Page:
In an ideal situation, harvesting castings and removing your worms is a relatively easy task. At one end of the bin you place their favorite food, cantaloupe, on the top of the castings. Over a few days in which you don’t add additional water to the bin, the worms will all migrate to the single source of yummy food. You then shovel out the castings for your plants, grab the worms, and you’re done! This was not the case in our situation.
We had multiple different worm homes going–the old worm bin, the small but established indoor bin, and the incomplete bin by the garden where the worms from the two previous bins would eventually call home. Arriving at the old worm bin on moving day when the worms would be put in temporary plastic bins inside, we saw they had just been watered and fed that morning, making our job much more difficult. We carefully shoveled the worms, castings, food, water, and leaves into our bins to later be sorted. The sorting was the really difficult part.
Using screens on top of bins, we scooped the mixture out of the bins to be sorted. We then picked out each individual worm, dropping it into a cup of water for it to wait (they really like being in water). Debris such as rocks, uncomposted leaves, food bits, and sticks were separated into a different bucket to be thrown into our thermo piles. The castings then fell through the screen and into the bin. It’s straightforward enough, but very time consuming. In future harvests we will definitely use the cantaloupe method described above.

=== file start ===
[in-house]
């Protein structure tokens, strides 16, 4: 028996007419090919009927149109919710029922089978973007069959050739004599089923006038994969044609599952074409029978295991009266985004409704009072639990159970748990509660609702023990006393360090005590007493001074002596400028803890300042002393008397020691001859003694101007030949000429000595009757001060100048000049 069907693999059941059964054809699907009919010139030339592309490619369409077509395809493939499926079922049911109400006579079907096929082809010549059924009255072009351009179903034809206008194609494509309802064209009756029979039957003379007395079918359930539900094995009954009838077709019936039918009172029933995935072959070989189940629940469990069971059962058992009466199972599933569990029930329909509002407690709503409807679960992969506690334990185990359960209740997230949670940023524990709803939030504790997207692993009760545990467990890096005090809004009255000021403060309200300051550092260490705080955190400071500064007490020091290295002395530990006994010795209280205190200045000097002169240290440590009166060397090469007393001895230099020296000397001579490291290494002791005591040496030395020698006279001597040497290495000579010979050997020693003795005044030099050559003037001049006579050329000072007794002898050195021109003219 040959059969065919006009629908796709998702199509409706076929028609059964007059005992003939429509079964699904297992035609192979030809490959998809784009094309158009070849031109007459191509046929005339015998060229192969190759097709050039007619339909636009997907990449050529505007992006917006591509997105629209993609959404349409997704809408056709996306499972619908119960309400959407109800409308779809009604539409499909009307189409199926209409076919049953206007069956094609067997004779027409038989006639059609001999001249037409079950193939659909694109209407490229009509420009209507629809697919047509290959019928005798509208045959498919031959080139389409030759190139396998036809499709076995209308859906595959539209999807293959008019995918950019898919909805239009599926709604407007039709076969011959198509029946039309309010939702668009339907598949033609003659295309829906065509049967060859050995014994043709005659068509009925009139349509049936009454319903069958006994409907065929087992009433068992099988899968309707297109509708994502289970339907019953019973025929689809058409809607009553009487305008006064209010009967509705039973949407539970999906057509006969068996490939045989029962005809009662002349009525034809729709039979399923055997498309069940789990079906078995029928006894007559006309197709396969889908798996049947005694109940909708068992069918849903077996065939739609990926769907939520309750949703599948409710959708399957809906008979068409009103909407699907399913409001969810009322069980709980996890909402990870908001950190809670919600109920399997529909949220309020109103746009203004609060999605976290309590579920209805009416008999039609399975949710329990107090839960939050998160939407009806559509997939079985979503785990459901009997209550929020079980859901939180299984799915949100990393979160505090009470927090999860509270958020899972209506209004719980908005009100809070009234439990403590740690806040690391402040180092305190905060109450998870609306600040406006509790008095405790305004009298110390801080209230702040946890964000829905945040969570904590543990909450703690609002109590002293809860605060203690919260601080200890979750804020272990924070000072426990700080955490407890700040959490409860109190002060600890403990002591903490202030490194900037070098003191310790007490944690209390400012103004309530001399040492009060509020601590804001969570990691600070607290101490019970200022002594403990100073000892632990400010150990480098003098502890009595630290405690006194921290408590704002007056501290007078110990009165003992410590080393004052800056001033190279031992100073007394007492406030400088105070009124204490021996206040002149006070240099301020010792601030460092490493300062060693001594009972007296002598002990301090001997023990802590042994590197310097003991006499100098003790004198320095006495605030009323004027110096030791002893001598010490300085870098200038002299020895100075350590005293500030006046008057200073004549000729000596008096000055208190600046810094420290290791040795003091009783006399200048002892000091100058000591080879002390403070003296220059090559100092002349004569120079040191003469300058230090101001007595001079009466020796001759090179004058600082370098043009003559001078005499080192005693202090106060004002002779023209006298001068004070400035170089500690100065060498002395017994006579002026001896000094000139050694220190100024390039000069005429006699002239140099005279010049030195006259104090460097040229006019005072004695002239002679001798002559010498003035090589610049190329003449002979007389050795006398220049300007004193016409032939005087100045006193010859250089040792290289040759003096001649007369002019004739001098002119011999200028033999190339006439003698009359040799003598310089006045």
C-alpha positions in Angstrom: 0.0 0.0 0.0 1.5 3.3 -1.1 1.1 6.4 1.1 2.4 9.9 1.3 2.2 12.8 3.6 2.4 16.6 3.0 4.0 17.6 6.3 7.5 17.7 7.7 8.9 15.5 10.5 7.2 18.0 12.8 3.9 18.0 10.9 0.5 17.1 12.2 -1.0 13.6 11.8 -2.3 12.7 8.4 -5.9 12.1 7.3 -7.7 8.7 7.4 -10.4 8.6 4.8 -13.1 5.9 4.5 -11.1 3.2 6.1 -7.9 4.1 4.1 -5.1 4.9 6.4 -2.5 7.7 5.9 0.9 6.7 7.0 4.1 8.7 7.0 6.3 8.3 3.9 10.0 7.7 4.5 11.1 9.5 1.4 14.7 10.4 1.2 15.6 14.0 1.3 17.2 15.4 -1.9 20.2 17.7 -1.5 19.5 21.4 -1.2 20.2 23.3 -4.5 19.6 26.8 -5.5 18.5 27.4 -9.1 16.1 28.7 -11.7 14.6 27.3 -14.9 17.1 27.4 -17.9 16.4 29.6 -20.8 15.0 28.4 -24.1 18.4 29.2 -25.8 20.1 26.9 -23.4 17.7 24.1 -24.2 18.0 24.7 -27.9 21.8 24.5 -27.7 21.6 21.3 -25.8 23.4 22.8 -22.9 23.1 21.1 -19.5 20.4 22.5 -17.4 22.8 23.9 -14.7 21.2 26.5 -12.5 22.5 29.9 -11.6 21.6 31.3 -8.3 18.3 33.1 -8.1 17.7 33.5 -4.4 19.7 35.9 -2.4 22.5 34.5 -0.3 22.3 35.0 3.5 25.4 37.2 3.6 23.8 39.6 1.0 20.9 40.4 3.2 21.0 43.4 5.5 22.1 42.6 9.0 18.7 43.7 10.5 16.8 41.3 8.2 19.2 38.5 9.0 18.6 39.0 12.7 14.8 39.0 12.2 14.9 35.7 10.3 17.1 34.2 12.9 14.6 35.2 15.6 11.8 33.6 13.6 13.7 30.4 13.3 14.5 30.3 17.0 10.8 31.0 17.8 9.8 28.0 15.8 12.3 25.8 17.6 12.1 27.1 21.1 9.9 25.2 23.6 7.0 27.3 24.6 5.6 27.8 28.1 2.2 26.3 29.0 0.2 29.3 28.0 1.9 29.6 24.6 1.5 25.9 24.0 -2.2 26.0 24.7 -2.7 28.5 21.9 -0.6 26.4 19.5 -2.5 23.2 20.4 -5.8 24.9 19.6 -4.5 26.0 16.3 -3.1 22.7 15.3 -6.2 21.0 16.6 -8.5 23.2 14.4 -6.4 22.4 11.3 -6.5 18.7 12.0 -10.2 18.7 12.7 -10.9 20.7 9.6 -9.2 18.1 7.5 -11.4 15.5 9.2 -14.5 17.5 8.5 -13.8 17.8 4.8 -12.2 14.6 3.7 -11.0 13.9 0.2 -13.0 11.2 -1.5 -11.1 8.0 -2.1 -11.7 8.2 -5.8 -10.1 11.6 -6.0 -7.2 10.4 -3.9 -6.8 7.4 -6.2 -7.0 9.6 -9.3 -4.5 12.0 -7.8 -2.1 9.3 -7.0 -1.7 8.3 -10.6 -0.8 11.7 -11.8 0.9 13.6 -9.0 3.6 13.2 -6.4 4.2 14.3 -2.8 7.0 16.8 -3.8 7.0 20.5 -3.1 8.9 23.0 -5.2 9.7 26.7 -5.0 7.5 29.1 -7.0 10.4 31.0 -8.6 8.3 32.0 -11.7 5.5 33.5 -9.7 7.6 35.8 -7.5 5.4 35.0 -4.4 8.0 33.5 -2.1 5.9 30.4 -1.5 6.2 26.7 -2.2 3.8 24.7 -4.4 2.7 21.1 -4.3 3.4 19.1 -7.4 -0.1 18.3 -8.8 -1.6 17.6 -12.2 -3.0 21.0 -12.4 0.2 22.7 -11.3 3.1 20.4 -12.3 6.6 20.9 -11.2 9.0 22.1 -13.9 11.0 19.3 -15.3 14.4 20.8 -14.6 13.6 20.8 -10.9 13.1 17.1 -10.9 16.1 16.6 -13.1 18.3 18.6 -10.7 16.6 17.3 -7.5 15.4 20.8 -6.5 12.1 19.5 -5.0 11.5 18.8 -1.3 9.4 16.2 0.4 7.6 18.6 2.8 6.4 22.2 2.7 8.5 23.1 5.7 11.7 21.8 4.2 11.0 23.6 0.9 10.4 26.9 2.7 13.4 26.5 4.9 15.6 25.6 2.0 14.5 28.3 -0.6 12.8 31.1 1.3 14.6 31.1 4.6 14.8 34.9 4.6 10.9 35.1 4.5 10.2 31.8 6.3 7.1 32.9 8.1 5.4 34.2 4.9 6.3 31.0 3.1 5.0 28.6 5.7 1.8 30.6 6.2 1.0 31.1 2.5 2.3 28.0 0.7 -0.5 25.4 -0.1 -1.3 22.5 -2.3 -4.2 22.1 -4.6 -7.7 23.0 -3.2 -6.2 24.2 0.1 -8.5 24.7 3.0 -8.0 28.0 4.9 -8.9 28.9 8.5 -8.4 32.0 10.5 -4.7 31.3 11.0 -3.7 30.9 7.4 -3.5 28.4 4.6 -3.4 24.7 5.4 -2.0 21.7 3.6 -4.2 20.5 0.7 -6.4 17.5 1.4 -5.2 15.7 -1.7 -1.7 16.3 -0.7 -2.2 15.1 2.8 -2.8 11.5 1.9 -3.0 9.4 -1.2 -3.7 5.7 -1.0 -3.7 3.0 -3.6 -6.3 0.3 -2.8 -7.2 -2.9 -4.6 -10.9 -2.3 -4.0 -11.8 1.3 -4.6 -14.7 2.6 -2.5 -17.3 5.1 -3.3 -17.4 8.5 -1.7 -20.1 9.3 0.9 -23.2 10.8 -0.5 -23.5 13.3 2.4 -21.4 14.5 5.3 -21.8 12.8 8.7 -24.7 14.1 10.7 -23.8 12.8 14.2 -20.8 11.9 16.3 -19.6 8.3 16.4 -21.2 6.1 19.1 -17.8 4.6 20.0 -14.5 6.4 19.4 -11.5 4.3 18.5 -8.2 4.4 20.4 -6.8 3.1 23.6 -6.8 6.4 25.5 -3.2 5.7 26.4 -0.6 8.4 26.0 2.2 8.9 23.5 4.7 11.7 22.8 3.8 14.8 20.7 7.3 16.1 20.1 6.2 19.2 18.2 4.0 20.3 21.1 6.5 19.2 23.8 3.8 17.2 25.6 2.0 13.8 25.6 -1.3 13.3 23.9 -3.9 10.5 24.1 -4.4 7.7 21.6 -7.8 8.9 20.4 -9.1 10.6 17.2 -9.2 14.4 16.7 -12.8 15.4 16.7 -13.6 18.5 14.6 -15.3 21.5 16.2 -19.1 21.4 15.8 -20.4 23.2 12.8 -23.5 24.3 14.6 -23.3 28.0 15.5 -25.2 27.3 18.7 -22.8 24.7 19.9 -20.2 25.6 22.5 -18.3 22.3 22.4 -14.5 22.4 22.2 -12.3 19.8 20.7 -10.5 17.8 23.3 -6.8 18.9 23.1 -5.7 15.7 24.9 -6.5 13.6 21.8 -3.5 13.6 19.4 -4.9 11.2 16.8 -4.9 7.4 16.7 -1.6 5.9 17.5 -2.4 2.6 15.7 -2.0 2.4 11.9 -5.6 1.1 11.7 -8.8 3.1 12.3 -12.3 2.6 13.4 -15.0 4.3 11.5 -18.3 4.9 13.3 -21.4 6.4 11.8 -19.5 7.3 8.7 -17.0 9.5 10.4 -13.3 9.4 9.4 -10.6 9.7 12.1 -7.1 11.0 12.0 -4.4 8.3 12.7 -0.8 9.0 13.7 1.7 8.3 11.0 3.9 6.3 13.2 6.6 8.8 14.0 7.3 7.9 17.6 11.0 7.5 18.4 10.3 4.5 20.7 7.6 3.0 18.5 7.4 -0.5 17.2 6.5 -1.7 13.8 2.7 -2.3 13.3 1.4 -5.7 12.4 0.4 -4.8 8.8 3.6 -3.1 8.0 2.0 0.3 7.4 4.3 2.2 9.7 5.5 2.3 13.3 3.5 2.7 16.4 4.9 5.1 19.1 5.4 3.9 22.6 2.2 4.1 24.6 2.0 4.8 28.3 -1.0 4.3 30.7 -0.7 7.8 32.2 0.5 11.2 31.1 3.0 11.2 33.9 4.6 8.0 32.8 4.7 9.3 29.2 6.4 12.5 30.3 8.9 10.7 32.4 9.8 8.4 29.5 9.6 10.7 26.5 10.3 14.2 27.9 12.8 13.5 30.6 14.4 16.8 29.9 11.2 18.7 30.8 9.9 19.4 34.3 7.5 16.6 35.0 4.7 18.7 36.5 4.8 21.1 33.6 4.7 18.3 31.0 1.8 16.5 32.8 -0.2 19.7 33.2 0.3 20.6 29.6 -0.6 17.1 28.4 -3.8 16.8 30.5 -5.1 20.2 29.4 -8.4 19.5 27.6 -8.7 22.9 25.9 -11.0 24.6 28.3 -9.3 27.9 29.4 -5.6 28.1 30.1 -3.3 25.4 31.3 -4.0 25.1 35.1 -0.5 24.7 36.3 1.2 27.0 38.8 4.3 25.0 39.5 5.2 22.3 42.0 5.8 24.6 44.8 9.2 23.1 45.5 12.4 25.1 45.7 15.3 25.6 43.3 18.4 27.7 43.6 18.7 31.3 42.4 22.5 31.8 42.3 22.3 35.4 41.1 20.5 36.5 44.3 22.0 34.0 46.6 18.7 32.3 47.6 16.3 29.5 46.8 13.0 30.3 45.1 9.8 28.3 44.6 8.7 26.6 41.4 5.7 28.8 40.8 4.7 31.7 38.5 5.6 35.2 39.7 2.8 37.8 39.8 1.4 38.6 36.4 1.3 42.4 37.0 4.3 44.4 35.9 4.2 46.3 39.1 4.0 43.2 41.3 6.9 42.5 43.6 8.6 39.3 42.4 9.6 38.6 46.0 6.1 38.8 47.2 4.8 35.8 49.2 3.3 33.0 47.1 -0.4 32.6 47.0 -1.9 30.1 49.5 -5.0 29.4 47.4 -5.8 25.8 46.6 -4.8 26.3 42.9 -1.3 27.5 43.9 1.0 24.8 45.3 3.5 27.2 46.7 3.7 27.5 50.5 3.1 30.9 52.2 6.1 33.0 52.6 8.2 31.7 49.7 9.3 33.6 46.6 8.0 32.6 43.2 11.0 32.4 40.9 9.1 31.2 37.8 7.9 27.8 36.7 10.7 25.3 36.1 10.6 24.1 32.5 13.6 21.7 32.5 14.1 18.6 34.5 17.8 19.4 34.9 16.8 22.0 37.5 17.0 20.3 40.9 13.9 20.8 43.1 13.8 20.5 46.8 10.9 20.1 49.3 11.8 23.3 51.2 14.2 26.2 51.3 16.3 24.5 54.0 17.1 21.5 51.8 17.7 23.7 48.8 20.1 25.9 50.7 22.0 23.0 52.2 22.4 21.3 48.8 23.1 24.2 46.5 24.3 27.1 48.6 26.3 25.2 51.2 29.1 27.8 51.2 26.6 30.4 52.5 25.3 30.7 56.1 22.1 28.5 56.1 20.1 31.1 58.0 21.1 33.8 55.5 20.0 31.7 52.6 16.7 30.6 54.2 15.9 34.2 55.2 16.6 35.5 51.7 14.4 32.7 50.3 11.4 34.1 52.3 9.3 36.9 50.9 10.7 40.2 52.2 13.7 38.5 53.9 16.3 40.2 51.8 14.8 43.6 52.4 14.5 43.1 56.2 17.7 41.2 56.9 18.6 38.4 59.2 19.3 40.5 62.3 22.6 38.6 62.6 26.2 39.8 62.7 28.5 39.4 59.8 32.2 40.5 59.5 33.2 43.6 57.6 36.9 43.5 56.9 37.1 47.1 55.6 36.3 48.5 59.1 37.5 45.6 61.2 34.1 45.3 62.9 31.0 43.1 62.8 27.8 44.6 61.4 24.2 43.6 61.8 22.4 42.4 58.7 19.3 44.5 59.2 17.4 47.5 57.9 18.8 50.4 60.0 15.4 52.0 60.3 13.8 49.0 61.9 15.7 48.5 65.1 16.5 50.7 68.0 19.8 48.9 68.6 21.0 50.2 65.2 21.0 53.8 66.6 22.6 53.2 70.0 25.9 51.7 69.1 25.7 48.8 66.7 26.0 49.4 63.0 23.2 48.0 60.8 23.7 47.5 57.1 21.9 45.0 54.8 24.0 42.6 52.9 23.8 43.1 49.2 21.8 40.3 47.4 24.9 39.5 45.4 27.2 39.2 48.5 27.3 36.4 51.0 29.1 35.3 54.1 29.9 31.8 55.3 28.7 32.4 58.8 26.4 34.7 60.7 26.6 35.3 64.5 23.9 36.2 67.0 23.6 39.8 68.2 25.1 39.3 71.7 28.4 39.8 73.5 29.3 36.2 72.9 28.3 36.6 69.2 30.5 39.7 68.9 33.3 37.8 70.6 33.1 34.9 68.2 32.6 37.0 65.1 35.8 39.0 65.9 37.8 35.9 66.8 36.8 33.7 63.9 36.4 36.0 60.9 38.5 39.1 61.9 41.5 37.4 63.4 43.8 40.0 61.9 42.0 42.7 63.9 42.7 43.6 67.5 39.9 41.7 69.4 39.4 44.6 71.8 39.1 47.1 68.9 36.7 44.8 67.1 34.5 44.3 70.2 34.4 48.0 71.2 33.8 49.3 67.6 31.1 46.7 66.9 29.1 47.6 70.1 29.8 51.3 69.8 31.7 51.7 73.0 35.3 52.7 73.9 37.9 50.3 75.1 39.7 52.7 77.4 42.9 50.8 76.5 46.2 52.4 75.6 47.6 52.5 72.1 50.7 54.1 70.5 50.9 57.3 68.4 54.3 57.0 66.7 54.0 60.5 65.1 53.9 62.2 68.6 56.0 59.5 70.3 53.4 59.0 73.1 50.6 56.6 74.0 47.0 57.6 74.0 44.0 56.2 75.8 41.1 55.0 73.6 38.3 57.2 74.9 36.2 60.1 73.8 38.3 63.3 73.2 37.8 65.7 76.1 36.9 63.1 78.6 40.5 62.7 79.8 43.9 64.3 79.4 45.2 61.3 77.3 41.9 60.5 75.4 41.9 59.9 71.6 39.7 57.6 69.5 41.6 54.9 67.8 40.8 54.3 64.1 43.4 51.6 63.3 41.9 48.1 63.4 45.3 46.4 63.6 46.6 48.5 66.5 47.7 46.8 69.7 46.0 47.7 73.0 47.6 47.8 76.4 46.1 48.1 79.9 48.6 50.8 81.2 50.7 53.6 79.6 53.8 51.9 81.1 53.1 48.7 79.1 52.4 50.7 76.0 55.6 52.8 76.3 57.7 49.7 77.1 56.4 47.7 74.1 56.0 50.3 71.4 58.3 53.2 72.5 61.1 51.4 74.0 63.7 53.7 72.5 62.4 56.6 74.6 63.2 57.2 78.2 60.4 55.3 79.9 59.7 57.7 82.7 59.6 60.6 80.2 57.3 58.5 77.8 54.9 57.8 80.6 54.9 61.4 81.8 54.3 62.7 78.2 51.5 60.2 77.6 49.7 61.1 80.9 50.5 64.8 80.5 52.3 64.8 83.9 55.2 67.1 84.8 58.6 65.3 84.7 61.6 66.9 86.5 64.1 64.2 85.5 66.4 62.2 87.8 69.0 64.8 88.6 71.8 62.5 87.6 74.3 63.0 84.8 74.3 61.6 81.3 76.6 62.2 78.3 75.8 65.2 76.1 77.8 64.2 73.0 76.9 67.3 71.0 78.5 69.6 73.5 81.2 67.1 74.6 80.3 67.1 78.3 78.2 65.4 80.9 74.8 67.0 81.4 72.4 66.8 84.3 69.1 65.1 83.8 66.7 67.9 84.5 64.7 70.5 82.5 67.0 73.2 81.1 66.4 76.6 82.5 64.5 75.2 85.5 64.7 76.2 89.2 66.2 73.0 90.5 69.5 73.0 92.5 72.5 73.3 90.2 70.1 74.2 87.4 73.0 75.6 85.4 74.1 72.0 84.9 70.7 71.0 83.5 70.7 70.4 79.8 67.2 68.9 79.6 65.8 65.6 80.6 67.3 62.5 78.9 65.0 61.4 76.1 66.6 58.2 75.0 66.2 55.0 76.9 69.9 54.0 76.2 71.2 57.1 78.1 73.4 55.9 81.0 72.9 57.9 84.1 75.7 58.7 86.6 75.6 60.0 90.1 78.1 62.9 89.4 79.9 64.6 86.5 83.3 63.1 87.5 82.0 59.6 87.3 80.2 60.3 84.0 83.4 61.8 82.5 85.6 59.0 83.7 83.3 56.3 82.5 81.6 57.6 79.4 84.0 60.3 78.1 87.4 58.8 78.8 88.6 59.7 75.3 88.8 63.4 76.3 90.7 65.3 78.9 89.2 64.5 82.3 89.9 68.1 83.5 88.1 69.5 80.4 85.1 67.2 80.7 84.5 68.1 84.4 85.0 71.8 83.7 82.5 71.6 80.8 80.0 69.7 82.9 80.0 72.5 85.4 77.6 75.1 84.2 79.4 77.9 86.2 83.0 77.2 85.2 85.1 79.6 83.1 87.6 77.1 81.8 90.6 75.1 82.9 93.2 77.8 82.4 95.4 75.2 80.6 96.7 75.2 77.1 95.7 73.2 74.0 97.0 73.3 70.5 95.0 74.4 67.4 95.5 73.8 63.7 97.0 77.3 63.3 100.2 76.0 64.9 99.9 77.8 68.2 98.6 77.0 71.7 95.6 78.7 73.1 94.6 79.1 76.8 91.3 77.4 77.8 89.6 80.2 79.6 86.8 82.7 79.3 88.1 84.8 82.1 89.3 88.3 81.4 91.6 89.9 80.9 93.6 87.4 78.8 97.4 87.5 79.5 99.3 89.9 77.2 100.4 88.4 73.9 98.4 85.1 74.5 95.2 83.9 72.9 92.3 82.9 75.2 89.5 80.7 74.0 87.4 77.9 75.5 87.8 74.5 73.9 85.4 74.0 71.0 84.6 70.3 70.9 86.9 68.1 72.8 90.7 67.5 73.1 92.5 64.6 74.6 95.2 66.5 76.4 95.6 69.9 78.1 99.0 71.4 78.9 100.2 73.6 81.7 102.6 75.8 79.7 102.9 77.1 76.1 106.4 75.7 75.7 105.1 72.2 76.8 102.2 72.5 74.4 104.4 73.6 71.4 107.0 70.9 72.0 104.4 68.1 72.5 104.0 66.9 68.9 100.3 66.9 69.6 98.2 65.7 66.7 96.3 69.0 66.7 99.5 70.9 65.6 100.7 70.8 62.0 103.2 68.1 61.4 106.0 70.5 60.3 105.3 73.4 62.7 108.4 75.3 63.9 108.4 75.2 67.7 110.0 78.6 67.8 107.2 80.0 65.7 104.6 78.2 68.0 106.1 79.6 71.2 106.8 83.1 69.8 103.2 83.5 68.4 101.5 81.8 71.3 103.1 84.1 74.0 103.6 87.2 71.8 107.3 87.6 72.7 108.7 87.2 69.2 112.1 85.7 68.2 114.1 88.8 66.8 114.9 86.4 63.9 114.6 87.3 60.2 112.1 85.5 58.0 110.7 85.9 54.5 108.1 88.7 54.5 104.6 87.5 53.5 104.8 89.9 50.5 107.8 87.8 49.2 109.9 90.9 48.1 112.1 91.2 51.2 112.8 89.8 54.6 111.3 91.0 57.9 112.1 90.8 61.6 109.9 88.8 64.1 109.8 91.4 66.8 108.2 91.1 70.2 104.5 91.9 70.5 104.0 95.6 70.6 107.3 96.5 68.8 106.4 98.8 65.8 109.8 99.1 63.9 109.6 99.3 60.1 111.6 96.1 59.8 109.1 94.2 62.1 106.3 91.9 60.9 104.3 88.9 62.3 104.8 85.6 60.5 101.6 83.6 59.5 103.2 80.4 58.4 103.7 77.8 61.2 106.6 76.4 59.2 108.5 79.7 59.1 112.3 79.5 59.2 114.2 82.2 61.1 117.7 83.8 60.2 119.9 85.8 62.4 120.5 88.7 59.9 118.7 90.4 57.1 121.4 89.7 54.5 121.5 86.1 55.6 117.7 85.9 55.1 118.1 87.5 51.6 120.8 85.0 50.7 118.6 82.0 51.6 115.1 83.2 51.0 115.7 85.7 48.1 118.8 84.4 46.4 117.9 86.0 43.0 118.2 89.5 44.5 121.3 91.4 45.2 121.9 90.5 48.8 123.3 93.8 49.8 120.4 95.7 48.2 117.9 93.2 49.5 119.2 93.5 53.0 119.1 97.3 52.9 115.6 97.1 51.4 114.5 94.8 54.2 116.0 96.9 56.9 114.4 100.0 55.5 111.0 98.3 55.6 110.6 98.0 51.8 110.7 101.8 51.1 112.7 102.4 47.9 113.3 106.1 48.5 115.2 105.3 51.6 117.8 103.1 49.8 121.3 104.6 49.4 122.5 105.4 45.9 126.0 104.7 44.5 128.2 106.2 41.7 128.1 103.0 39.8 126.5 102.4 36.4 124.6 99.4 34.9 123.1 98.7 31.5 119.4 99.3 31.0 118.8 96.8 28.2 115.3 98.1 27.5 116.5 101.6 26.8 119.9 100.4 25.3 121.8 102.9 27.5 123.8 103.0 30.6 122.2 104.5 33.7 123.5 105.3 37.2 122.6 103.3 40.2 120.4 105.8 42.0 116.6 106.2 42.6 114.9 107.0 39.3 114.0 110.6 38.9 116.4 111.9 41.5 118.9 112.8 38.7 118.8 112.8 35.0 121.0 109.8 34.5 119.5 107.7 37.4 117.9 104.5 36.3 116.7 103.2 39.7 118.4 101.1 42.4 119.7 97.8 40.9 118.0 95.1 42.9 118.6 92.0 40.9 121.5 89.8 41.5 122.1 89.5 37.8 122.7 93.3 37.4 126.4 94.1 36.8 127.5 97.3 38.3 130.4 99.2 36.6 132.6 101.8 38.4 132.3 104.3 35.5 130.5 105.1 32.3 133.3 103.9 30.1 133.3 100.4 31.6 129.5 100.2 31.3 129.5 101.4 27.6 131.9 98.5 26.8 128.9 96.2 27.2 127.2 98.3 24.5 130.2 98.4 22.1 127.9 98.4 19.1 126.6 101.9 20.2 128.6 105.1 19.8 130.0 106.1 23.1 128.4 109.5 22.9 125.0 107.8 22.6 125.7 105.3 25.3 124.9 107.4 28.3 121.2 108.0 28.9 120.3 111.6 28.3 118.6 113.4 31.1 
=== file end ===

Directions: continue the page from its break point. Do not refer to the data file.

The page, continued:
After we sorted all the worms from the old bin, we prepped the new worm bin for them. We first placed a layer of thick, wet cardboard so they wouldn’t quickly escape. Newt went a layer of wet shredded paper, then a layer of leaves, then another layer of paper, then some soil (or “grit”), and finally the worms. When making a worm bin, you want it to simulate a forest floor, so on top of the worms we put more shredded paper and leaves. We then fed them processed, frozen then thawed carrots, placed under the layer of leaves and paper. Worms like a dark, wet, environment, so we watered the bin even more, and closed the lid to let them get accustomed to their new home!